Sunday, 25 September 2011

British Party, Economic Prosperity

Prosperity in Britain
A functional economy offering work and a fair salary to the British People can be the only basis to economic prosperity, the reason for this being that the People are a part of the Country. A country cannot prosper if a part of its people are excluded from prosperity. As this ideal should apply to all countries, so too to Britain.

Whenever one government is involved in trying to solve all the problems of the world, it will fail, as this is not its task. To be a good example by administering to the needs of the home country and its people is by far better, as it is an example for other countries to follow if they wish. One government has enough to do when administering to the country and people for whom it has been elected.

The Union and Citizens' Rights
Britain's economic prosperity must be based on citizens' rights, and these rights must be guaranteed within the Constitution. The rights of citizens to partake in economic prosperity may not be diminished, and no attempt may ever be made to supplant the British People with another ethnic group.

The Constitution must be that of one Nation of the British Isles with four constituent countries, each with their own national identity. The Union of four equal countries would leave open the option for Ireland to be a united constituent country of the British Isles. This is optional, the other option being special and privileged relations between Britain, including Northern Ireland, and Eire.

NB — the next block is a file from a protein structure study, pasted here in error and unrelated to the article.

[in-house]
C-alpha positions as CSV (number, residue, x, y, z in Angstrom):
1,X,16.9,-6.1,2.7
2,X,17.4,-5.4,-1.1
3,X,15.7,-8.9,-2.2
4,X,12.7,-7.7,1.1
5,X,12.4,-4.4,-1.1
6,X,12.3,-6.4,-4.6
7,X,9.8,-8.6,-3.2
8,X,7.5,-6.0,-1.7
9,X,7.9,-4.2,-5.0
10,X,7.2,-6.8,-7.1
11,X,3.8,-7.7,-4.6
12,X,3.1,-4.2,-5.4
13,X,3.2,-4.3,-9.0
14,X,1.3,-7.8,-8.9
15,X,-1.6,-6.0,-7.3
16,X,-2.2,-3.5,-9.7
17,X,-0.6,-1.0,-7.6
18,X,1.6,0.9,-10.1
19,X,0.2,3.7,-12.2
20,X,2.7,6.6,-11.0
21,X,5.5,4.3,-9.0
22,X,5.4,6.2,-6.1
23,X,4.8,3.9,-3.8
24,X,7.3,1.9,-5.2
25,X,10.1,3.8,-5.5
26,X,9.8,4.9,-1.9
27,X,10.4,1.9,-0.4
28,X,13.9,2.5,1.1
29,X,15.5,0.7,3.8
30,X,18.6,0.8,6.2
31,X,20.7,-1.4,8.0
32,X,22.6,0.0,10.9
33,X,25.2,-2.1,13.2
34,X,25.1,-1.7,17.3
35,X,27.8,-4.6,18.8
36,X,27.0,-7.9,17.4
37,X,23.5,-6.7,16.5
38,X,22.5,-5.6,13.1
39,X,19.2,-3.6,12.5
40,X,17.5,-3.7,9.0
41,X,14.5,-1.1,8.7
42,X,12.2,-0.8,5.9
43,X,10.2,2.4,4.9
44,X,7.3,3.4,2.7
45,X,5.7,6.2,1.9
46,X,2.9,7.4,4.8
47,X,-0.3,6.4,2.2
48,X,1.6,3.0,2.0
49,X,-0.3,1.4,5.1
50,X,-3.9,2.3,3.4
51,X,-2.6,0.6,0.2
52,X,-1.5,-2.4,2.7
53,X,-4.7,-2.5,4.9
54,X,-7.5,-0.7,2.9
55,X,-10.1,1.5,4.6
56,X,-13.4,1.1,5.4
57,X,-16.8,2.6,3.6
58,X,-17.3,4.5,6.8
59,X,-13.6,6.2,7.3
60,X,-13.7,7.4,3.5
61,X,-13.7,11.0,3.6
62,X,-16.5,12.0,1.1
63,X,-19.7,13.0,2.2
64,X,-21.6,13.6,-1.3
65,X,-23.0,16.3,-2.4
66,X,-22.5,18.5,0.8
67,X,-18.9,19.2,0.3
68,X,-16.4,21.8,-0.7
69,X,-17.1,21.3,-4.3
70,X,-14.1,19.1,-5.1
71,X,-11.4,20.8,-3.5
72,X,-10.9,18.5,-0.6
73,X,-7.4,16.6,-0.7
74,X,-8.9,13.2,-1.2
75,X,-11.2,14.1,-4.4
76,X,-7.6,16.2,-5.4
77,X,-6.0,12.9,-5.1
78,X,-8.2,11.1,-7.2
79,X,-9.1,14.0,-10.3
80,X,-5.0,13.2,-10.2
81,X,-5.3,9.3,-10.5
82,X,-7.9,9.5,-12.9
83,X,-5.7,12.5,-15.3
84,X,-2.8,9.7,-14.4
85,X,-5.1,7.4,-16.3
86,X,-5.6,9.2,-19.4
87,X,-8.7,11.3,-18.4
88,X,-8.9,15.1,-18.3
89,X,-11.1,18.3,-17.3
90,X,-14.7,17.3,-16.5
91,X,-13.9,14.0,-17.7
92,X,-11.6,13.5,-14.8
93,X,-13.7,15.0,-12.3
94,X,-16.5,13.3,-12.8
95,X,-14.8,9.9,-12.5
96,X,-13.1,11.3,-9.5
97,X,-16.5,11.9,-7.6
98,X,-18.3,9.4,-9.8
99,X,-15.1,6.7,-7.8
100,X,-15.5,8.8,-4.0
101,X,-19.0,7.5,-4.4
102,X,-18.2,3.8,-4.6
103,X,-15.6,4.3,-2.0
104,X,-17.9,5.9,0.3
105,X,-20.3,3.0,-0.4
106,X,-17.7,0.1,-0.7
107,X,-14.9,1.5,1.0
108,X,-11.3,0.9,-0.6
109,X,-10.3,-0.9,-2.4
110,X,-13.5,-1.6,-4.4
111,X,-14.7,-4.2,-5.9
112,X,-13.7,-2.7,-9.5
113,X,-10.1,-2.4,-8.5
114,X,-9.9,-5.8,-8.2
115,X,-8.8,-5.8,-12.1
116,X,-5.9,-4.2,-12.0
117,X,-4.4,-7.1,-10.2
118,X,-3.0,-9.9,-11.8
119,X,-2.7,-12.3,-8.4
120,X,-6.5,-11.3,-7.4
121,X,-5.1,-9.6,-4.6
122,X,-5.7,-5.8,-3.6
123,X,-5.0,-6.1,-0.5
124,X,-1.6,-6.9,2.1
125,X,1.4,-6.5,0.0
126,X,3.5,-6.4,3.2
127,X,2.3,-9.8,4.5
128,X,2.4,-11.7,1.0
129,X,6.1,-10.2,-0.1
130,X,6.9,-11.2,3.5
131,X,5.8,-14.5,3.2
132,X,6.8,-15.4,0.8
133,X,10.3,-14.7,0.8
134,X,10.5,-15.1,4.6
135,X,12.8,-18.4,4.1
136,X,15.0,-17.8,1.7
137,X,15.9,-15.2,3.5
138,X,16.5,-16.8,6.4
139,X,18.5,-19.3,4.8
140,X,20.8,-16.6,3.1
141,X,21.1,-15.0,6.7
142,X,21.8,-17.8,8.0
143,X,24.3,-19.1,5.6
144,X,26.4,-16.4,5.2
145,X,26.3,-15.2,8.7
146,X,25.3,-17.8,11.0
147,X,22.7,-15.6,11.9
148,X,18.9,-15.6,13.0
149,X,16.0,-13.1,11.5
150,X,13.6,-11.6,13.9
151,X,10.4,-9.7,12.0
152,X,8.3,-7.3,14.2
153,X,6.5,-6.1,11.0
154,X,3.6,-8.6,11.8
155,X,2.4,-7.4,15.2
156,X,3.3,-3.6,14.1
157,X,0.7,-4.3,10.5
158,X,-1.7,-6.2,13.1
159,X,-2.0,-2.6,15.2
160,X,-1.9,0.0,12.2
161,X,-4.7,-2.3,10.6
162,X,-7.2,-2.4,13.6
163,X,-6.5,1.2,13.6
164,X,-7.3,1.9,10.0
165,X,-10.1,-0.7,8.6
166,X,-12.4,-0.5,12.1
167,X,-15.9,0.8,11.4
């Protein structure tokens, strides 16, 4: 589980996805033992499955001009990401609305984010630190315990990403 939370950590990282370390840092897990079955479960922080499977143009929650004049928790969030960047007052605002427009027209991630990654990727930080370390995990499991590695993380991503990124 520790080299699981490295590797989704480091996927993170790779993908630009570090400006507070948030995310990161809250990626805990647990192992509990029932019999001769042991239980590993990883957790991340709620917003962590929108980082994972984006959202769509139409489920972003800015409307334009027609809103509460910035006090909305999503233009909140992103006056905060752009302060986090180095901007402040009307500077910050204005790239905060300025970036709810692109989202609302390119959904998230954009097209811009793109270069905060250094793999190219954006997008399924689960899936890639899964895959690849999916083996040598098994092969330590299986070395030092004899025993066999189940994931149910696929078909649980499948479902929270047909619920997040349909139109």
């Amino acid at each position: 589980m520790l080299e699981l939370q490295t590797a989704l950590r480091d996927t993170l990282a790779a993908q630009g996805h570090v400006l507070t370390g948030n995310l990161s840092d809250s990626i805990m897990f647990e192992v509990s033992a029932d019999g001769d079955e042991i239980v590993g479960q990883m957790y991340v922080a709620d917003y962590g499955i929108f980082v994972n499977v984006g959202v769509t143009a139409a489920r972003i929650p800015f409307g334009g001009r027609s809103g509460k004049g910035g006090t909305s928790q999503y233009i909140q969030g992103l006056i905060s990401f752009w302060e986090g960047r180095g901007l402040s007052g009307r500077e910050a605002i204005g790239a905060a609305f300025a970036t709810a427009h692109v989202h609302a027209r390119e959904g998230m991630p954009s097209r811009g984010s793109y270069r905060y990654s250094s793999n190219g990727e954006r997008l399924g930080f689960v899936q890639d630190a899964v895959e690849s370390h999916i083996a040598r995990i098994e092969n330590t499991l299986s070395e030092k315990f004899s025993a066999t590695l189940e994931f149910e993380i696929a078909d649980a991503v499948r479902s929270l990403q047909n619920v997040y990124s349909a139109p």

Members or descendants of one constituent country can live in another constituent country while maintaining their original national identity, and at the same time can be part of the identity of the constituent country they or their parents chose to live in.

A Commonwealth of special relationship between Britain – or a Union of the British Isles – and Canada, Australia and New Zealand, based on reciprocal terms, could offer great benefits to the member states.

Cooperation with other countries should not come about in the form of a commonwealth or a union, but as between different countries and nations.

No foreign parliament could ever dictate laws to the United Kingdom, not even if British delegates are part of such foreign parliament.

British Party:

No comments:

Post a Comment